To attract the growing number of remote and freelance workers to rural areas, high speed internet is key.(Nathan Denette/Canadian Press)

More money, less quality

On the other hand, in large expensive cities, that higher lifetime income may buy a much poorer quality of life.

“I don’t miss the traffic,” says Aimee Coueslan, who lived in Toronto for 13 years before moving to Brandon, Man., where her husband had accepted a job and where you can buy a comfortable three-bedroom detached home for less than $300,000.

Coueslan, who just started back to work herself last year after a decade-long break to raise three children, just can’t imagine how she could have raised a family in the big city. Like many others wanting to have children, she was pleased to exchange the perceived advantages of the city for a better quality of life.

Wayne Kelly, who manages the Rural Policy Learning Commons, a network of experts studying how to extend the boom to the boonies, says many of the young people who settle in smaller communities seeking a rural lifestyle and rural recreation, are not the ones who left.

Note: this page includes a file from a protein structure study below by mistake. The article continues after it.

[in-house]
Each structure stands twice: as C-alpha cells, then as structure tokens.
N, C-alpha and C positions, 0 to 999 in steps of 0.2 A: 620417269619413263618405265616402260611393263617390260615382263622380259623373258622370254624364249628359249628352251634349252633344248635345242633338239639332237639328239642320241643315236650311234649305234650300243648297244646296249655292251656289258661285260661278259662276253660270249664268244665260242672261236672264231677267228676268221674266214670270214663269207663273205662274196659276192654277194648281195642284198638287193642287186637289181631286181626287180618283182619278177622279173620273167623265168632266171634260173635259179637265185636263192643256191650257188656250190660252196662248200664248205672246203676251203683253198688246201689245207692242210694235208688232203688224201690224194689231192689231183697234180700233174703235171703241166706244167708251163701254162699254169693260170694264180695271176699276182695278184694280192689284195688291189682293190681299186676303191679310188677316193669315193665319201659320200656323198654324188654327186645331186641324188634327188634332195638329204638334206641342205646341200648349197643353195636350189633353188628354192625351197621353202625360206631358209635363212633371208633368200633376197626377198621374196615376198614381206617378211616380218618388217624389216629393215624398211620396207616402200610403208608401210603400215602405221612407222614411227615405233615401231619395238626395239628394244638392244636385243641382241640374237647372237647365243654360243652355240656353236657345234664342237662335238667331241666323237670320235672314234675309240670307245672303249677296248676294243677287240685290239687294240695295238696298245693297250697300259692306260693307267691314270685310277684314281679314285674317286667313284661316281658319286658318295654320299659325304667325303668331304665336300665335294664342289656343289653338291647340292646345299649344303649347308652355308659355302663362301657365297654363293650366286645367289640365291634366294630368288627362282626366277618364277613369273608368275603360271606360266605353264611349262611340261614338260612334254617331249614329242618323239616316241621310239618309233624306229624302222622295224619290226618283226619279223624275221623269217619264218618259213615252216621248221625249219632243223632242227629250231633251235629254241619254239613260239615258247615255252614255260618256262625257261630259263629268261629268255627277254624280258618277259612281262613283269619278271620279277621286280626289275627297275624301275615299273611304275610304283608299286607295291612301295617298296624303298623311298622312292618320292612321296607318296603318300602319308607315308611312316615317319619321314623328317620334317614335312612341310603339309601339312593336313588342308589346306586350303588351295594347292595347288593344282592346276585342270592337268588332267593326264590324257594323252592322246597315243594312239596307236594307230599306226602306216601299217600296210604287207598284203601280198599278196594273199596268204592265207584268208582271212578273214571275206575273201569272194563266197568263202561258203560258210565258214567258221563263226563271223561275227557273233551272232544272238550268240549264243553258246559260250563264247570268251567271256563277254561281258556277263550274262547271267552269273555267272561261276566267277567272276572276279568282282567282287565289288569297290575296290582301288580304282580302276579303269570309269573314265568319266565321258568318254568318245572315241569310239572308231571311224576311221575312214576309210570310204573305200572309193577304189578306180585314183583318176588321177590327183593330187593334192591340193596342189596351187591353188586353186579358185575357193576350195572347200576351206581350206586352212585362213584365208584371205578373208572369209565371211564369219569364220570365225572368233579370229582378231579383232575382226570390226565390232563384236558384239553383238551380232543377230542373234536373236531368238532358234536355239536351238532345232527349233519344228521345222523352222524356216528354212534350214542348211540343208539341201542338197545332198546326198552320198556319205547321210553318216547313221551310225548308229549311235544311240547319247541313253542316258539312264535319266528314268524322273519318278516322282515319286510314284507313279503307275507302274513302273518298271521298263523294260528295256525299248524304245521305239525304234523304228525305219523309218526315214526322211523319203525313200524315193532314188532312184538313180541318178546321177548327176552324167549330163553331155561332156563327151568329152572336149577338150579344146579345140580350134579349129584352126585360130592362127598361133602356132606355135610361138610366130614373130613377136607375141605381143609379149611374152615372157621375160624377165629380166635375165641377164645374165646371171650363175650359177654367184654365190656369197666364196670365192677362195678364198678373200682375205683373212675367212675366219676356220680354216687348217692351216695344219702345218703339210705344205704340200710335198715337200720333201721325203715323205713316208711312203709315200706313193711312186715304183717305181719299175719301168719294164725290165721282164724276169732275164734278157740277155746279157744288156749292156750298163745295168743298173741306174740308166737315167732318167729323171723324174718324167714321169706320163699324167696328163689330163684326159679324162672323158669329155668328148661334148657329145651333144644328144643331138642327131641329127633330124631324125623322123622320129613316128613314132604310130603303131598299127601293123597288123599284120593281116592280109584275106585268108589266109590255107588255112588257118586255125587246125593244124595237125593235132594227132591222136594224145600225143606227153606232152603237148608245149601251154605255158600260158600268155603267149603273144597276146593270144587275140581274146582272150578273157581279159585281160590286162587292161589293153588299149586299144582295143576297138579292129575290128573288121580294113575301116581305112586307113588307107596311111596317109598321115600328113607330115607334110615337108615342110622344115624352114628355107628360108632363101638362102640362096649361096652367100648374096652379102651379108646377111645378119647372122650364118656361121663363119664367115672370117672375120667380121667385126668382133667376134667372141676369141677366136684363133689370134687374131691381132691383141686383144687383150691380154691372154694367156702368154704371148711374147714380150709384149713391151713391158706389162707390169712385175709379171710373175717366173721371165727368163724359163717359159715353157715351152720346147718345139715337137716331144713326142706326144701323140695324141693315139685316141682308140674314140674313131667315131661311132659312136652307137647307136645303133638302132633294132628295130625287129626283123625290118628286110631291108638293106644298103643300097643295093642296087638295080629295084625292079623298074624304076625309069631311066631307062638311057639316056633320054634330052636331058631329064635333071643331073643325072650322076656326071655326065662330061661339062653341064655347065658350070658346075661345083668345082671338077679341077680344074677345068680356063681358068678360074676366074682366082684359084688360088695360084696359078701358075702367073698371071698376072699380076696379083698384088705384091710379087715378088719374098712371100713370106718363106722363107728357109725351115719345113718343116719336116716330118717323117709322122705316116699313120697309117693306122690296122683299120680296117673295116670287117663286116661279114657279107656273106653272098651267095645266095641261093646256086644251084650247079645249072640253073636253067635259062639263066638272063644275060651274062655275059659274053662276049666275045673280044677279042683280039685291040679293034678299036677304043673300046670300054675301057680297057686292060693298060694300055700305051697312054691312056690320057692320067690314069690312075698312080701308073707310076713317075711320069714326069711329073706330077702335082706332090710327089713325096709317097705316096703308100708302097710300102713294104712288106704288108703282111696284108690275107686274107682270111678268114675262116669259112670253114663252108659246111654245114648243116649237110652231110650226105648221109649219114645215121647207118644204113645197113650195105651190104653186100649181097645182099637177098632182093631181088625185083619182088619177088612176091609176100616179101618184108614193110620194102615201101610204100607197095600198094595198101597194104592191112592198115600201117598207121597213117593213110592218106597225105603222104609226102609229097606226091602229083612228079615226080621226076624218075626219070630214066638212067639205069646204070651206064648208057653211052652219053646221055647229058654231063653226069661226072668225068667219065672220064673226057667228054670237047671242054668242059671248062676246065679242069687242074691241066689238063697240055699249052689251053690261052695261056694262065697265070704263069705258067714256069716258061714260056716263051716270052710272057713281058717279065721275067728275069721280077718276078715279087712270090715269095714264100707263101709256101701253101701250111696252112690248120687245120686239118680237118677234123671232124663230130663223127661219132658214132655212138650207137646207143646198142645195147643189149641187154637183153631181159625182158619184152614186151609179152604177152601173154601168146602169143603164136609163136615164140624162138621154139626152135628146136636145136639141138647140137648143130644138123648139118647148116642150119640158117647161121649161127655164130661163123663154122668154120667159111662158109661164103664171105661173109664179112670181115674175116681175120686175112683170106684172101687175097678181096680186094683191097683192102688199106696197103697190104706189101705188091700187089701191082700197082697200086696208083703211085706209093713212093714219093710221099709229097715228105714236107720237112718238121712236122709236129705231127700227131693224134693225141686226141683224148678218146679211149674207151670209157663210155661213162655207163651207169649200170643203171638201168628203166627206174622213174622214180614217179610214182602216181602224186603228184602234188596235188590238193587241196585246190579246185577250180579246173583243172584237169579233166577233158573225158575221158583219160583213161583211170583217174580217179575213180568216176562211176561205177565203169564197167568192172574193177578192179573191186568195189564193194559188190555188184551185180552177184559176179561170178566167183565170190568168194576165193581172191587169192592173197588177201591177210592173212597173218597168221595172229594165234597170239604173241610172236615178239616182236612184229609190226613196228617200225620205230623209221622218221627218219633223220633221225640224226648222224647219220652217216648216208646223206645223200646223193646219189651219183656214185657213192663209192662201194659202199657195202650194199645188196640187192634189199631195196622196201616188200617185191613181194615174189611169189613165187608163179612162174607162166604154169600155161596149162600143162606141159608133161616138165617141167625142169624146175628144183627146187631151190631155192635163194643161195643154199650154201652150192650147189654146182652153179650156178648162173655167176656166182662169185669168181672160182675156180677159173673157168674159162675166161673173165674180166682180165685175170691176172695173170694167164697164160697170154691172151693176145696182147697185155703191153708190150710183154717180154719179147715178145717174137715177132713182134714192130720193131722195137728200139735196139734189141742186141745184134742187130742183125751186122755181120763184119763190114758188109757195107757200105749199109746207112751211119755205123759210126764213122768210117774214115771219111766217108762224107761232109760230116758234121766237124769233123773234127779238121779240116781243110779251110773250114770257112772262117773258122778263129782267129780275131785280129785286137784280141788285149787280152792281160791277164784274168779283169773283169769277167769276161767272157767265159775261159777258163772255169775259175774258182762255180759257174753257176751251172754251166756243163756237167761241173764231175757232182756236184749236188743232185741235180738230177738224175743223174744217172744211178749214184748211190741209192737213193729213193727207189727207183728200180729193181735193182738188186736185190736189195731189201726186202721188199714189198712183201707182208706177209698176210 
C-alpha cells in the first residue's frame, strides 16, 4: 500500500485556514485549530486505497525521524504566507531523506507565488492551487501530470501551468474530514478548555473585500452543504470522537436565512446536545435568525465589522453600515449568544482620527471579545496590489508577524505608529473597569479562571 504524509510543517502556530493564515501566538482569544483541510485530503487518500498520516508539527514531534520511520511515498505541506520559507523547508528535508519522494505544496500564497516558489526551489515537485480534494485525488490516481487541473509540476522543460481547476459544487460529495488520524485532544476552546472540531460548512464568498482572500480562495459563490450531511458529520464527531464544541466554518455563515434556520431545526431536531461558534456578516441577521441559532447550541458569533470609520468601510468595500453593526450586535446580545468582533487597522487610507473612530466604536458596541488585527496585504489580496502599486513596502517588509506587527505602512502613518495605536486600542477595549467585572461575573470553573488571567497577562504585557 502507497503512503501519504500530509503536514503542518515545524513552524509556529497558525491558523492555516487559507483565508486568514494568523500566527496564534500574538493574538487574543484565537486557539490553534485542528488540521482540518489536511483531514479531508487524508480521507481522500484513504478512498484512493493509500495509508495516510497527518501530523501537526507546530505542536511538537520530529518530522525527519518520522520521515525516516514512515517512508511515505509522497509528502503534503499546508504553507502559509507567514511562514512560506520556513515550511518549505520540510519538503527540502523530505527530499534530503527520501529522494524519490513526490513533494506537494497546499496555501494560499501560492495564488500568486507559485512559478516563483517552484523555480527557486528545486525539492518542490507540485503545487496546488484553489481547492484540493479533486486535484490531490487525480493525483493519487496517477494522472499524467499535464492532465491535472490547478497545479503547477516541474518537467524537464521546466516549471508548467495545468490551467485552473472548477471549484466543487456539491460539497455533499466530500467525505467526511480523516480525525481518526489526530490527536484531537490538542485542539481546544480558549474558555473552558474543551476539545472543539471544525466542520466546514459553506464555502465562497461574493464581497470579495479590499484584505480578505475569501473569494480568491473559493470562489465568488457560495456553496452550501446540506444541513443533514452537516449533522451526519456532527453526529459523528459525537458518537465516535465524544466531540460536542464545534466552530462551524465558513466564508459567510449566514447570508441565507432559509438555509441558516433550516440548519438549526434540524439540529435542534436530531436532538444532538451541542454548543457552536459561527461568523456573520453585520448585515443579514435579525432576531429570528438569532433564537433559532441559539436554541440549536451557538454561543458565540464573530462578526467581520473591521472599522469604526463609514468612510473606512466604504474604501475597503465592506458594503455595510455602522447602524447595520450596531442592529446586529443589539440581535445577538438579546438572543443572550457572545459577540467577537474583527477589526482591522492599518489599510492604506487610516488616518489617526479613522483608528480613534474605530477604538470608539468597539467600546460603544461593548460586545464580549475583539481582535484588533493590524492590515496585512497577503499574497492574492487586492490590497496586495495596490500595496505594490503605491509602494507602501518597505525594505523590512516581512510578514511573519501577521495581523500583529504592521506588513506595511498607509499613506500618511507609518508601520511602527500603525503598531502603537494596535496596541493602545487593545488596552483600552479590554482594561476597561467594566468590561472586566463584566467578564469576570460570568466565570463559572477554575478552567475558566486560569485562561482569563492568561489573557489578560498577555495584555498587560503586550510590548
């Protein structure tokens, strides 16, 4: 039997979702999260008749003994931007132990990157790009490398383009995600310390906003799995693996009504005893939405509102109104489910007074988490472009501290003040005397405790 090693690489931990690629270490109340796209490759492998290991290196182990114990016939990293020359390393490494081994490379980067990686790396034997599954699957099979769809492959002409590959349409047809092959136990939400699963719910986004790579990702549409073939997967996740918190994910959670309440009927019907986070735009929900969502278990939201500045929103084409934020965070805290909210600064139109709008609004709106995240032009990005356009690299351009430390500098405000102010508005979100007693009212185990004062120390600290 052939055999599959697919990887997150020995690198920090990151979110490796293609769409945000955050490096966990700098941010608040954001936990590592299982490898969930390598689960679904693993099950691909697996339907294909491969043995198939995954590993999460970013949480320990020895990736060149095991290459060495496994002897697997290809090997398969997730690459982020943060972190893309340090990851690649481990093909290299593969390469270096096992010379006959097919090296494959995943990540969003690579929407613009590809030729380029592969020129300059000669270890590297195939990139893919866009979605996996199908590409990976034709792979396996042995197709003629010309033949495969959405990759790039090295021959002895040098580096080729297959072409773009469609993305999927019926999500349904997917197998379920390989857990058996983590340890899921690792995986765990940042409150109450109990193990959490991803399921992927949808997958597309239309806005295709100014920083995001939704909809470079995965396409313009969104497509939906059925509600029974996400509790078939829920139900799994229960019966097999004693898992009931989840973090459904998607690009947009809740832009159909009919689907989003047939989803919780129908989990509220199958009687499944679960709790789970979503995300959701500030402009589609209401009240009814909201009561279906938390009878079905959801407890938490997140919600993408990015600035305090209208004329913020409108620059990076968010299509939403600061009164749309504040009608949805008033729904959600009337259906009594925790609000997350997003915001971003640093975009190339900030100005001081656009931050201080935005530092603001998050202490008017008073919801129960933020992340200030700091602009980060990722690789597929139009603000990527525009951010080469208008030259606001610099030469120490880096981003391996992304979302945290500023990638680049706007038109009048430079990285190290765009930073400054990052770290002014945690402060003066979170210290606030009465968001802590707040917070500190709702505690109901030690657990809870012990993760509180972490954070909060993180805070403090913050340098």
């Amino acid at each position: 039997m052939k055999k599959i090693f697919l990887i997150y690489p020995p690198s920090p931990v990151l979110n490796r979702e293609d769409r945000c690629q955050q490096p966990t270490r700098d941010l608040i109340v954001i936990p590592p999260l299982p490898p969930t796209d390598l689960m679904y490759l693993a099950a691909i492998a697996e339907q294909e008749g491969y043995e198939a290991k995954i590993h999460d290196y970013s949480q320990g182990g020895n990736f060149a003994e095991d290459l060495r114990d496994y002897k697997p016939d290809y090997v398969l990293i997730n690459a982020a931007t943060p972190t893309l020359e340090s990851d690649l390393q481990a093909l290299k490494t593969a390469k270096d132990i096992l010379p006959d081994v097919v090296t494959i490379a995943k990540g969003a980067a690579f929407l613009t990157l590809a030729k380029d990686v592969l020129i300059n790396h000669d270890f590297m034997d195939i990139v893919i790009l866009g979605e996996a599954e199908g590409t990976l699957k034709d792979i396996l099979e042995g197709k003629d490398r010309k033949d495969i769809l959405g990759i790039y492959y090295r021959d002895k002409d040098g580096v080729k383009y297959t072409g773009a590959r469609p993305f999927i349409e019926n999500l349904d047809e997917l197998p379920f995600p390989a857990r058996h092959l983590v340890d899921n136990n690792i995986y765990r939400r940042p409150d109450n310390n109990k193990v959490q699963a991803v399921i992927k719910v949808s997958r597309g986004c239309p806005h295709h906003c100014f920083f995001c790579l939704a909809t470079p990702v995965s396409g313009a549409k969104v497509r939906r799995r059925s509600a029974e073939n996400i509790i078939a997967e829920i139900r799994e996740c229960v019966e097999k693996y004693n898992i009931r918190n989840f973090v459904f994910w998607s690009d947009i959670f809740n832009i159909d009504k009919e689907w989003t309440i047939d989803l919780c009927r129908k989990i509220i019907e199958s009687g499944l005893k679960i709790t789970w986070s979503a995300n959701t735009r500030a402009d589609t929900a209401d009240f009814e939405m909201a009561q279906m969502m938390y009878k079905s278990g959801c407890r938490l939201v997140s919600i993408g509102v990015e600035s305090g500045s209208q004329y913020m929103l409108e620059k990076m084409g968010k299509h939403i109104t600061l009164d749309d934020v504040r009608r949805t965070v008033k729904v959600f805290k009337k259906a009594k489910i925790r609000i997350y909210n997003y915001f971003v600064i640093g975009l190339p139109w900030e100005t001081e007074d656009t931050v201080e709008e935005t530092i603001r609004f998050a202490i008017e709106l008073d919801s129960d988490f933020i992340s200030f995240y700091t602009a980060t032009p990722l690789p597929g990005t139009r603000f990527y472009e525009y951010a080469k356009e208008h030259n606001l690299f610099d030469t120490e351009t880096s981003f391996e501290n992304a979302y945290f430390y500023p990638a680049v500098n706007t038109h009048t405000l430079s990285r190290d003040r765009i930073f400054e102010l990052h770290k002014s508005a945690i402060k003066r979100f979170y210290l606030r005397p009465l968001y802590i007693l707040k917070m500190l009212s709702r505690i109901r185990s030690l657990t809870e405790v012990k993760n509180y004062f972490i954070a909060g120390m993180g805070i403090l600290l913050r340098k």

“As you can imagine it can be difficult to attract somebody back once you’ve told them they have to leave to be successful,” says Kelly.

Rural Canada is still growing, he says, just more slowly than the urban centres and while every community is different, communities like Nelson that have got the formula right are doing very well.

“We have to be careful about the narrative that rural Canada is dying and everybody’s aging and moving out,” says Kelly. “That is definitely happening in some cases, but there’s lots of other cases of success and really rapid growth.”

BUSINESS BUZZ with Bob Hall

Business Buzz appears in the Nelson Star once a month. Bob Hall is the communications co-ordinator at Selkirk College and a volunteer director with the Nelson and District Chamber of Commerce.